THE TORPEDO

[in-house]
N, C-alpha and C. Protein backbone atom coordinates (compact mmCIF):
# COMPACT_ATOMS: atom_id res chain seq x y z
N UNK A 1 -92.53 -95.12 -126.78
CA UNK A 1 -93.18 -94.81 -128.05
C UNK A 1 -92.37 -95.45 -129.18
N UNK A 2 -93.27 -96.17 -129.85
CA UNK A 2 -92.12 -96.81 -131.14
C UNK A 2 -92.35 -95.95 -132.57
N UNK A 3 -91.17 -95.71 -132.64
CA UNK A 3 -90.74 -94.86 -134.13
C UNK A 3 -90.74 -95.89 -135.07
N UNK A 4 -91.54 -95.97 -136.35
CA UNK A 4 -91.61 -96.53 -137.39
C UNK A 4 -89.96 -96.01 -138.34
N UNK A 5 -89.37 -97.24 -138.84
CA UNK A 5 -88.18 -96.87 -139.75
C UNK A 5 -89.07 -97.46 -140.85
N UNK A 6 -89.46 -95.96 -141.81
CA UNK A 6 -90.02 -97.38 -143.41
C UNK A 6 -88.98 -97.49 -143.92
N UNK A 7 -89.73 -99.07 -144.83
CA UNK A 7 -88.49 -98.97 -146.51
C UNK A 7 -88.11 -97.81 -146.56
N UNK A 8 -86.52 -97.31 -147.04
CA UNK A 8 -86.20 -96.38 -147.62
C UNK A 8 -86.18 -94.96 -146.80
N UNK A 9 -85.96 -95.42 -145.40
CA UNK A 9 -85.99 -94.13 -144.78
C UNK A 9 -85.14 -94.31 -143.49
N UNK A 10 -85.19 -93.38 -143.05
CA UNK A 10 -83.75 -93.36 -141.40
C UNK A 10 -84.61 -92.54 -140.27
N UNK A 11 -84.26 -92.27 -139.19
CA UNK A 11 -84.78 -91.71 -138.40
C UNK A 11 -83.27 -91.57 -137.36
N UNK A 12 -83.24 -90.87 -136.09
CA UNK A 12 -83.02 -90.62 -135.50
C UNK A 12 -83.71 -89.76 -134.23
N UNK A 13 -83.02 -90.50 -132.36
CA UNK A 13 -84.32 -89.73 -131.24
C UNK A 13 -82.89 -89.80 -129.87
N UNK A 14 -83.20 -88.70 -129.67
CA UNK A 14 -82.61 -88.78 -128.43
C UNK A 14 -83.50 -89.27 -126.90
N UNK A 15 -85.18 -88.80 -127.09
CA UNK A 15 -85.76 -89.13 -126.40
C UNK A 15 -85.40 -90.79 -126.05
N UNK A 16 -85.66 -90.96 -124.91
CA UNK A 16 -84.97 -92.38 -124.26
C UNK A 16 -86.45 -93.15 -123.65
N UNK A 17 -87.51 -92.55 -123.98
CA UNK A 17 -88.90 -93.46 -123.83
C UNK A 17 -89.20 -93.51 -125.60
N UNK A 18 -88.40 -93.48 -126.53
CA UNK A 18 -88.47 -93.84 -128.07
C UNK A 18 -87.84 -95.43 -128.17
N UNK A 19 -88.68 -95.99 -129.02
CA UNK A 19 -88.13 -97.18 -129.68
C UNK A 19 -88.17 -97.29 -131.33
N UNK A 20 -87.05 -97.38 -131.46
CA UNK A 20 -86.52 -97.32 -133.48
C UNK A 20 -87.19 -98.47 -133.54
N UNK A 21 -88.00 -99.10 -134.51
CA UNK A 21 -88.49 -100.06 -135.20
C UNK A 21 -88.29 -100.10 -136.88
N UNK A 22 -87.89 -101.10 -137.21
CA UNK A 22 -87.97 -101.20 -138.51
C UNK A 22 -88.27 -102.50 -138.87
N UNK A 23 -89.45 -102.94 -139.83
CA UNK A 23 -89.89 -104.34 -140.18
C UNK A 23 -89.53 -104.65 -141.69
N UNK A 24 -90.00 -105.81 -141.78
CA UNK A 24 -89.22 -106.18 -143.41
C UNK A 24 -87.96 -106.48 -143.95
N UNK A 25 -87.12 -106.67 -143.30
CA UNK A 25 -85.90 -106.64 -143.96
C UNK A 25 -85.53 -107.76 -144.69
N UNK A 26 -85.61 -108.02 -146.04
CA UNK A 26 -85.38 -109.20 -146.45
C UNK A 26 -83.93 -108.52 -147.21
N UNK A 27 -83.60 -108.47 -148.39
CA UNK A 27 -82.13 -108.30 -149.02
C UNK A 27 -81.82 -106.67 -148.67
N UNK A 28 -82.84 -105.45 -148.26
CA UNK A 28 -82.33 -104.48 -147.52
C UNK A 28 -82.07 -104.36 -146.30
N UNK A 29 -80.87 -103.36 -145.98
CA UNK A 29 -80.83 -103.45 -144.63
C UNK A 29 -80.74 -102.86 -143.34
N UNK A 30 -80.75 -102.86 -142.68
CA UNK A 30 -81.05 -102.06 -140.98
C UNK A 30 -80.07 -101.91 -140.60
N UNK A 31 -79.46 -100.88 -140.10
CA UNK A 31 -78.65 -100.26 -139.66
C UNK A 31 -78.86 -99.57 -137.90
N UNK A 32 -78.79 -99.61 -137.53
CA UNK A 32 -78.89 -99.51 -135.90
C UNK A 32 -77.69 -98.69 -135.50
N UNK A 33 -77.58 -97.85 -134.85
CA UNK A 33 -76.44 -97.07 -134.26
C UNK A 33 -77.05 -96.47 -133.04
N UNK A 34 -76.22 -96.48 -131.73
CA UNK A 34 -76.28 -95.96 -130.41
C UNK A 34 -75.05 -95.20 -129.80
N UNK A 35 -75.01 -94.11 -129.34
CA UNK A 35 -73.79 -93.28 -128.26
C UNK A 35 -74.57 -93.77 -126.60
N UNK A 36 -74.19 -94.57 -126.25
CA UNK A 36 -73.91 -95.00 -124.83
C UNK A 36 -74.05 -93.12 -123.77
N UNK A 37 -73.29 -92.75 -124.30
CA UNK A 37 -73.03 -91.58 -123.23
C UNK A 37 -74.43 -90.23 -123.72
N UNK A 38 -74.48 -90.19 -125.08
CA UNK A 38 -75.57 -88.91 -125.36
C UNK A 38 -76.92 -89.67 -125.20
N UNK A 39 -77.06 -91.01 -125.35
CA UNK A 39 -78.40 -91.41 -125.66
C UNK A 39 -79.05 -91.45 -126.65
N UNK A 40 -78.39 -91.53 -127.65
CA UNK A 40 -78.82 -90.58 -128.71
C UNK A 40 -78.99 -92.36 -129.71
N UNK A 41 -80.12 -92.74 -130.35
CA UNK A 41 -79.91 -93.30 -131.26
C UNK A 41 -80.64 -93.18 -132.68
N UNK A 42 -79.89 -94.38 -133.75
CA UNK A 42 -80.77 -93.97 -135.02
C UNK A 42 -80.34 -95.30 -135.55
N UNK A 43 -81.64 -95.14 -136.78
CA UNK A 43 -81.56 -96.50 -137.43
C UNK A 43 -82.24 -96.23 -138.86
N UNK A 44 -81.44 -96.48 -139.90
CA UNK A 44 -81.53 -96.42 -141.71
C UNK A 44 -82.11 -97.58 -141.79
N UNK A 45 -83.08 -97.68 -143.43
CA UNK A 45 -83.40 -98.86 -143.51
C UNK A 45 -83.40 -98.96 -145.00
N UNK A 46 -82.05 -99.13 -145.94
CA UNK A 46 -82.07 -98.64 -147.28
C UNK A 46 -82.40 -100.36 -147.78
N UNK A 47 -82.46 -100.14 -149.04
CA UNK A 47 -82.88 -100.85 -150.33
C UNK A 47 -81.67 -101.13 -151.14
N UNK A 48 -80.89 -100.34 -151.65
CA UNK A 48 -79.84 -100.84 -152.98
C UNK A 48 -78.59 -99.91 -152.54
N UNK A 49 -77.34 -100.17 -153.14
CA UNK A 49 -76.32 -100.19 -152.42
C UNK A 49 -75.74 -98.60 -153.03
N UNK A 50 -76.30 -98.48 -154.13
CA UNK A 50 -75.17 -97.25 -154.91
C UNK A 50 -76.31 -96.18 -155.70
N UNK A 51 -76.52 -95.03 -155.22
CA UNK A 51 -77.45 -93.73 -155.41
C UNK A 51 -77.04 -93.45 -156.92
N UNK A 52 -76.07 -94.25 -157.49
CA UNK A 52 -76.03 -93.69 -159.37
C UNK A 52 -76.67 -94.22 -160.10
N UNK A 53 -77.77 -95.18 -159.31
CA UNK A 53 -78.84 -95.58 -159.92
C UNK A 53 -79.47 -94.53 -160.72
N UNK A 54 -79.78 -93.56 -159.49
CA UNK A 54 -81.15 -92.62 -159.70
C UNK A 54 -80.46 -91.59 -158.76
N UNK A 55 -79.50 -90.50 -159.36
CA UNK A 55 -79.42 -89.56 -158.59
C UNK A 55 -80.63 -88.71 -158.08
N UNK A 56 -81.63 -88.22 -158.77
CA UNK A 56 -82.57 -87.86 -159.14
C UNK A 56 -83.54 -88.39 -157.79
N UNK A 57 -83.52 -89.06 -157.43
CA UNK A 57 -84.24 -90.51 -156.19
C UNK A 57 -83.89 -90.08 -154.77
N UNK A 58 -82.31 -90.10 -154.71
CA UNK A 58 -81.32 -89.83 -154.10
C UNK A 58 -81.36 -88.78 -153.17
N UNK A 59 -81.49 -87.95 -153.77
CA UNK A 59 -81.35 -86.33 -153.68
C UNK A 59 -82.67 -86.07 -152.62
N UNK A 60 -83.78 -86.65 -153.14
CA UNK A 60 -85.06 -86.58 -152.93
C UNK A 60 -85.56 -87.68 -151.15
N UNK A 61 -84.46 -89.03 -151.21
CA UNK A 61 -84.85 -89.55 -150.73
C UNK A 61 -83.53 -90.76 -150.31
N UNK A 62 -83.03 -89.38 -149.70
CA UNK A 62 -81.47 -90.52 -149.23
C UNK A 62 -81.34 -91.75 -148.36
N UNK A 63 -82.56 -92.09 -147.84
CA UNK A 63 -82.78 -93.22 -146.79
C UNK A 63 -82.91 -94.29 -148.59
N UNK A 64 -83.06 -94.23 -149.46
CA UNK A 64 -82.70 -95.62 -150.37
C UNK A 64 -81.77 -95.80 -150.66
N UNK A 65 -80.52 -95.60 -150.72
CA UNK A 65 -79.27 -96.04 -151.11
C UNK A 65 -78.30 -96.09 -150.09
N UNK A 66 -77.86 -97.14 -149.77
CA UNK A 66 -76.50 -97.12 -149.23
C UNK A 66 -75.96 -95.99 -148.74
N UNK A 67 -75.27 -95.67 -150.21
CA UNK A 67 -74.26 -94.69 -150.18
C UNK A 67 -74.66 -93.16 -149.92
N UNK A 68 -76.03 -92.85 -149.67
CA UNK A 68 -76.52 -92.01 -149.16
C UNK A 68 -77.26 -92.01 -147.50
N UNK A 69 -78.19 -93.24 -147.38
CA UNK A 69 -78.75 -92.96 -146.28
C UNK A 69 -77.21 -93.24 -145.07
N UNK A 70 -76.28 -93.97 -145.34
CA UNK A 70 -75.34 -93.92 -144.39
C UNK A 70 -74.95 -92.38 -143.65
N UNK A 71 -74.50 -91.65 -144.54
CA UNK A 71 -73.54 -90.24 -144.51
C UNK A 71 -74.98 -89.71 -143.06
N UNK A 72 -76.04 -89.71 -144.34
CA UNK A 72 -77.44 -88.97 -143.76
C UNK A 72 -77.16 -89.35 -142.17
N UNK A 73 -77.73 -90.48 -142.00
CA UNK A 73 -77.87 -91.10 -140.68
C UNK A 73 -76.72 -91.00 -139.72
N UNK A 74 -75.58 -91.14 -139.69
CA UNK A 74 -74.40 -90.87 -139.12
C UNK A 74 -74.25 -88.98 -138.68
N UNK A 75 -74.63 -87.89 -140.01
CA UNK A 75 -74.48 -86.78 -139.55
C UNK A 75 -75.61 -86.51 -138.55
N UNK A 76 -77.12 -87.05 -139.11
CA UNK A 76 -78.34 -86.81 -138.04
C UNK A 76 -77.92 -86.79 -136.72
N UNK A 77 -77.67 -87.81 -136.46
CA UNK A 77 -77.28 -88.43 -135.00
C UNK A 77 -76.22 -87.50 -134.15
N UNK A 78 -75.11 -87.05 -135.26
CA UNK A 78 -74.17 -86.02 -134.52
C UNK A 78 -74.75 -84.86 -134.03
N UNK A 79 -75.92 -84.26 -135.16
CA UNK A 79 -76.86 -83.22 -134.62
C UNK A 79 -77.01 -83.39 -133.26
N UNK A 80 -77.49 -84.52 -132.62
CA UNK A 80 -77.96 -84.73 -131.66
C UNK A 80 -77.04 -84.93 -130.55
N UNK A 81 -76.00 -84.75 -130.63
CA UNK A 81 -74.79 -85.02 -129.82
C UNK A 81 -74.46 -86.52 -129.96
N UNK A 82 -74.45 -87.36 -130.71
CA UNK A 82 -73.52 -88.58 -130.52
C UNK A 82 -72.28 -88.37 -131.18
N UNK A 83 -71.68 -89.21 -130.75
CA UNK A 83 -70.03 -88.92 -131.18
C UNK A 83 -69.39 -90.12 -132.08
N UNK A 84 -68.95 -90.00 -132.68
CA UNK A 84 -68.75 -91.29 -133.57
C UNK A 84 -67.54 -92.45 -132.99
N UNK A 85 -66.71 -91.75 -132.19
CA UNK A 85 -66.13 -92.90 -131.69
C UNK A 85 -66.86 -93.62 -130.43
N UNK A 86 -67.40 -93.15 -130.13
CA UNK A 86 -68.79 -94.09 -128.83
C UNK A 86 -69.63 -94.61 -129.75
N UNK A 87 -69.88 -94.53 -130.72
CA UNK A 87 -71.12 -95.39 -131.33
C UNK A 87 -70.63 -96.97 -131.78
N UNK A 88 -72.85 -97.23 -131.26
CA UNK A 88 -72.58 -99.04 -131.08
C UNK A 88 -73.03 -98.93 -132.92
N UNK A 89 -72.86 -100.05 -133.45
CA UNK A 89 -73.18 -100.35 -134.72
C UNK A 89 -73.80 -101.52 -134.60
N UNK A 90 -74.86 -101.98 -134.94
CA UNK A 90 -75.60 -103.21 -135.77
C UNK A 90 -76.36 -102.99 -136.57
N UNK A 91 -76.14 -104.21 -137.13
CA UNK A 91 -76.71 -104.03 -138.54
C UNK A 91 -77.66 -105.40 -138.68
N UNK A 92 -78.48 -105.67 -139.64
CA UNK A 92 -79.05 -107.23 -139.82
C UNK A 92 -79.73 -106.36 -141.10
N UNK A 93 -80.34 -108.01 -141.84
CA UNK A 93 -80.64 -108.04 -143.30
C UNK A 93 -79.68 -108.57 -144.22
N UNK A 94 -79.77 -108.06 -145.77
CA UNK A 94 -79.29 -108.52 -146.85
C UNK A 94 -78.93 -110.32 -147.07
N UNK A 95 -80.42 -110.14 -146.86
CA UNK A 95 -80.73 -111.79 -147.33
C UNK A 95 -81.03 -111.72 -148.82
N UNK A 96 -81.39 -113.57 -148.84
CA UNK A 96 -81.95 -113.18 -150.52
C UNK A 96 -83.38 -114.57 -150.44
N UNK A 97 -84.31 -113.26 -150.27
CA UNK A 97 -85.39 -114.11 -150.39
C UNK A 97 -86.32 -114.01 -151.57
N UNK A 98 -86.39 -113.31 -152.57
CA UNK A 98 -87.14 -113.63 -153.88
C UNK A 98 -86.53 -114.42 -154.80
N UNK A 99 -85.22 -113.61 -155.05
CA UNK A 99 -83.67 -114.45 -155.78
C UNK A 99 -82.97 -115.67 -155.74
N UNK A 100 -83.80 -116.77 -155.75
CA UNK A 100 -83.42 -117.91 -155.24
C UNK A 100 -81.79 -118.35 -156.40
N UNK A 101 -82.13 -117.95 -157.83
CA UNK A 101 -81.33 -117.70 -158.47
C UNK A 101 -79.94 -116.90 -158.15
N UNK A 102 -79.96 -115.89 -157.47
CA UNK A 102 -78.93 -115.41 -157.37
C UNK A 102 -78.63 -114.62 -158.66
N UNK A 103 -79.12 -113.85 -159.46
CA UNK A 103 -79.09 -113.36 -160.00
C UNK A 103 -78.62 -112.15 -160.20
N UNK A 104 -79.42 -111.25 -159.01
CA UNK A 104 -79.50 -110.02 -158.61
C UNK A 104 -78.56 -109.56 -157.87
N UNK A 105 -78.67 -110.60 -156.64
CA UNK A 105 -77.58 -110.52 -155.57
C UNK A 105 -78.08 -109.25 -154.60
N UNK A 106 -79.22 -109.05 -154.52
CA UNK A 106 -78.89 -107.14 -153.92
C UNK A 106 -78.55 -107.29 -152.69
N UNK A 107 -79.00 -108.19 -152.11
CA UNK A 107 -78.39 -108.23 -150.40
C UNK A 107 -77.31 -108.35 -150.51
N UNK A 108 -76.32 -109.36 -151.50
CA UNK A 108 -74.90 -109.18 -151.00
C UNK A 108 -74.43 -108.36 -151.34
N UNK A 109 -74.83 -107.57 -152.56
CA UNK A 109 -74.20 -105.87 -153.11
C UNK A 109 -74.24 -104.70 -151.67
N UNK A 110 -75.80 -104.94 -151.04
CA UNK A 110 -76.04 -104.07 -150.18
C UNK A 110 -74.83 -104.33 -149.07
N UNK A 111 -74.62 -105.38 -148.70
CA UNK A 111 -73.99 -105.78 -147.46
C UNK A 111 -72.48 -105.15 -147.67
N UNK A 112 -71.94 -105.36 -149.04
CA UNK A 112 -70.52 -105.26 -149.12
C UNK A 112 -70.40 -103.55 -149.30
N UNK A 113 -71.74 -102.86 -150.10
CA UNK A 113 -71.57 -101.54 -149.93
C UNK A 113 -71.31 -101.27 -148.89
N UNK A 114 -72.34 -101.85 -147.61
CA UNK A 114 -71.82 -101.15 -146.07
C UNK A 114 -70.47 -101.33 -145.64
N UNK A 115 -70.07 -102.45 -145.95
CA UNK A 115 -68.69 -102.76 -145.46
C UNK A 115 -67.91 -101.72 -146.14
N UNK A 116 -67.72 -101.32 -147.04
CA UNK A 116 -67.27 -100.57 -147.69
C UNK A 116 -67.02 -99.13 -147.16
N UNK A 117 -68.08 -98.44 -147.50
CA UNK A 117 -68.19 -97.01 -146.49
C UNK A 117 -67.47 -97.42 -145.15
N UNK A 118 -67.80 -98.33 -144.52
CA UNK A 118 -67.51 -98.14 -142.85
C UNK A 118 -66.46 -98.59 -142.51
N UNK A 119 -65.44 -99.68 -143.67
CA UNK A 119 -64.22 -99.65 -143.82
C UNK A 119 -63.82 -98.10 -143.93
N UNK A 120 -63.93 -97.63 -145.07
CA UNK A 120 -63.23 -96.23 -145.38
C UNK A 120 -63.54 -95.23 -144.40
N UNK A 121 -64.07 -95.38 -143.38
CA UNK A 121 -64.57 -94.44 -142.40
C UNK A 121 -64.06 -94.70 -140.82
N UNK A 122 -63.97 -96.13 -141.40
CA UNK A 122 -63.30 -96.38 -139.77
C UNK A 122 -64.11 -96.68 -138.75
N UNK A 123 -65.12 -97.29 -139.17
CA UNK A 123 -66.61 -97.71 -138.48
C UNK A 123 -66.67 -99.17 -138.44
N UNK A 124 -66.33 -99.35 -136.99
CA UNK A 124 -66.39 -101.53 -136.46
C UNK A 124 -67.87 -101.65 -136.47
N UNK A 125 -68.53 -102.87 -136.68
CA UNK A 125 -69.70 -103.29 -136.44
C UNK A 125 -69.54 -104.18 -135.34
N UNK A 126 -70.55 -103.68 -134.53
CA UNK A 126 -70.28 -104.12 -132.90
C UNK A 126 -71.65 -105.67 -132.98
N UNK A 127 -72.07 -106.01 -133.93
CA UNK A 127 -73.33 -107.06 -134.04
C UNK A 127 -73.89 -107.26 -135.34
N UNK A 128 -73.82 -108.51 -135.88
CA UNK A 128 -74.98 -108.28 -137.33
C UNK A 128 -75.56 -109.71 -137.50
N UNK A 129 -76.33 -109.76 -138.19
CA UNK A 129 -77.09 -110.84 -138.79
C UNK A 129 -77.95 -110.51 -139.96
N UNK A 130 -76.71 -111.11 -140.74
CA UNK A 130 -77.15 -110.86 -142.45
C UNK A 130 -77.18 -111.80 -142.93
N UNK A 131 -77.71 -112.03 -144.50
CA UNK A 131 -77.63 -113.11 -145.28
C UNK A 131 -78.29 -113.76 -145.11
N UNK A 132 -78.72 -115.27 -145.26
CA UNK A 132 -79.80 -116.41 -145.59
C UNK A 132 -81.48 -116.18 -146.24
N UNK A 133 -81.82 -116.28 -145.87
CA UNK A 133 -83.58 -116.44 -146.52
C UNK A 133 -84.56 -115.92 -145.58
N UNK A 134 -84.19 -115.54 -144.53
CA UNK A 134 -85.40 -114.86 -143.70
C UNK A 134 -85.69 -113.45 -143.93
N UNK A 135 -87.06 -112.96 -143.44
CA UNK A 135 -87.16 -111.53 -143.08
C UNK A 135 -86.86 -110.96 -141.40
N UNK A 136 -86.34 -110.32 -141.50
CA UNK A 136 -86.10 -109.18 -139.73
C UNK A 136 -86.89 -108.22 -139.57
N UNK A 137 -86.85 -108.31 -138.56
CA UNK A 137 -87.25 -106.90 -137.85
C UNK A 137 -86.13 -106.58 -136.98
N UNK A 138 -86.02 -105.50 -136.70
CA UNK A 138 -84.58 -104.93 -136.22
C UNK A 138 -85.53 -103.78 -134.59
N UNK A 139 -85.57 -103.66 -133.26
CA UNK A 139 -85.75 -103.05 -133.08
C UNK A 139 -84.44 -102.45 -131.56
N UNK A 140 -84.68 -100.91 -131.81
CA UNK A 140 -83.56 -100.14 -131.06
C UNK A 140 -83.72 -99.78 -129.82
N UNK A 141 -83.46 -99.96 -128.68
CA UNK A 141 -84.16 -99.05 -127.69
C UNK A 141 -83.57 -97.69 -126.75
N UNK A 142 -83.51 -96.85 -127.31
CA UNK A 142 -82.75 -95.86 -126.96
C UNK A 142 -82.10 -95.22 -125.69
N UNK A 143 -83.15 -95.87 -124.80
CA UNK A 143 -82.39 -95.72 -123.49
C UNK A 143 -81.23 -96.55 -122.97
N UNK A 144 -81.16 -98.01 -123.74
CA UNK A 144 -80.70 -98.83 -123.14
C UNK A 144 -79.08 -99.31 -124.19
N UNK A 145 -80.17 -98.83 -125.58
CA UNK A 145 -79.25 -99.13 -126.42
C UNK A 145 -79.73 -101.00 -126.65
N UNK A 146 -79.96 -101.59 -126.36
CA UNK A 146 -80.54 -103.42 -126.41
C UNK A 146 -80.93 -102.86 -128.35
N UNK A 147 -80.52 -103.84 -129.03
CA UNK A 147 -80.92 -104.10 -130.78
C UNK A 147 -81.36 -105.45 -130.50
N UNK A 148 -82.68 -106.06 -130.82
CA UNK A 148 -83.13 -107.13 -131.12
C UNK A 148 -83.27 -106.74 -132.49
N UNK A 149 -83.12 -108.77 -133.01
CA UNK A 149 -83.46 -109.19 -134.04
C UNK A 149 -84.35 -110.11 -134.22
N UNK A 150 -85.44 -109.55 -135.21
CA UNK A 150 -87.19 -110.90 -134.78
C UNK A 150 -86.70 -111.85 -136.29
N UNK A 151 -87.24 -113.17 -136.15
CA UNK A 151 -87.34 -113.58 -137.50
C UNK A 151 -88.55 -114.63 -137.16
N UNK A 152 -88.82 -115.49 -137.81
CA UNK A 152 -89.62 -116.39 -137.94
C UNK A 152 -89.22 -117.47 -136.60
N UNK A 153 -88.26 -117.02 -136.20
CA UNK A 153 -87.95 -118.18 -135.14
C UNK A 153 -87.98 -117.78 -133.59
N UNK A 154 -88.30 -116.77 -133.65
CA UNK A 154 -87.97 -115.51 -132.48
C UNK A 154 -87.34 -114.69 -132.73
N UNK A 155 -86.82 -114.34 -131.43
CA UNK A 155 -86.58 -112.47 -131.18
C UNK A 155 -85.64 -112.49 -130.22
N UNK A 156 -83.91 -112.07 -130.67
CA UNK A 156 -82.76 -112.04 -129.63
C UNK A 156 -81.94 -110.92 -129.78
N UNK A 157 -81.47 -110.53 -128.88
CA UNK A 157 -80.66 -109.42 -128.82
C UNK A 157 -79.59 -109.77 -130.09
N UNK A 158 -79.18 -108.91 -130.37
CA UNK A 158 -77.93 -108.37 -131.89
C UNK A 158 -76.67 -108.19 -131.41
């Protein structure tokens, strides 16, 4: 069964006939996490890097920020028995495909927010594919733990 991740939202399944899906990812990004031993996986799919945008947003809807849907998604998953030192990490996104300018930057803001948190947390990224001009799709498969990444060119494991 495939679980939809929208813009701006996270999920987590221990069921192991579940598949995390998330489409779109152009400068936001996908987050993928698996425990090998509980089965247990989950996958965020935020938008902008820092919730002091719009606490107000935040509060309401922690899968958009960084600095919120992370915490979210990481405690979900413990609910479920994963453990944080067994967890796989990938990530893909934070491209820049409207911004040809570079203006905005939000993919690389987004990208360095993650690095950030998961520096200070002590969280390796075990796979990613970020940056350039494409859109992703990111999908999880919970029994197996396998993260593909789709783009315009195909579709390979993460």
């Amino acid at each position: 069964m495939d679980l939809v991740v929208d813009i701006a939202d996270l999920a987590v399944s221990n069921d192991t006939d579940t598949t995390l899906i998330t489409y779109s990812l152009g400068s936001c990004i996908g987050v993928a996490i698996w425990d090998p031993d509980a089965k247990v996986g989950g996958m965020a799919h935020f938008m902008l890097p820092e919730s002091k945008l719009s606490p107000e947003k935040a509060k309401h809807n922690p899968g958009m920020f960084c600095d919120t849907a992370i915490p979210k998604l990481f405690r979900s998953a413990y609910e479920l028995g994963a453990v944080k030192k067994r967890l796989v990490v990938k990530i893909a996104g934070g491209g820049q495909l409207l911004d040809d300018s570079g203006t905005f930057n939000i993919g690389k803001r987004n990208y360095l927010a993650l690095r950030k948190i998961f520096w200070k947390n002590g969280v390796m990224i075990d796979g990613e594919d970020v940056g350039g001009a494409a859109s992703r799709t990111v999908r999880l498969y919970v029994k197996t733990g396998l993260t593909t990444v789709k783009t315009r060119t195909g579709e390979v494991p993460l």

Richard Thompson realised that he was a quick runner when he was about eight years old. He found himself able to beat kids much older than him as they raced across the school yard in his home town of Cascade in Trinidad and Tobago. He used this speed to great effect on the football field, becoming an accomplished player with a turn of pace that left defenders in his wake. As he got older, Richard decided to concentrate on track and field rather than football. He won a number of races during his college years and was disappointed not to qualify for the Trinidad and Tobago national team during the 2005 Central American Games in Nassau. However, by working with an experienced coach and dedicating himself to his training, he eventually improved his 100 metre time from 10.47 seconds in 2005 to 10.09 in 2007. His performances were good enough for selection into the team that travelled to the World Athletics Championships in Osaka, Japan that summer. Richard qualified from his first heat, but did not manage to get past the second round where he finished last of the eight runners chasing the qualifying places for the final. His mood was upbeat though; he was getting faster and was still only twenty-two. At his age he still had time to mature and get stronger. In fact many sprinters still perform superbly well in their thirties.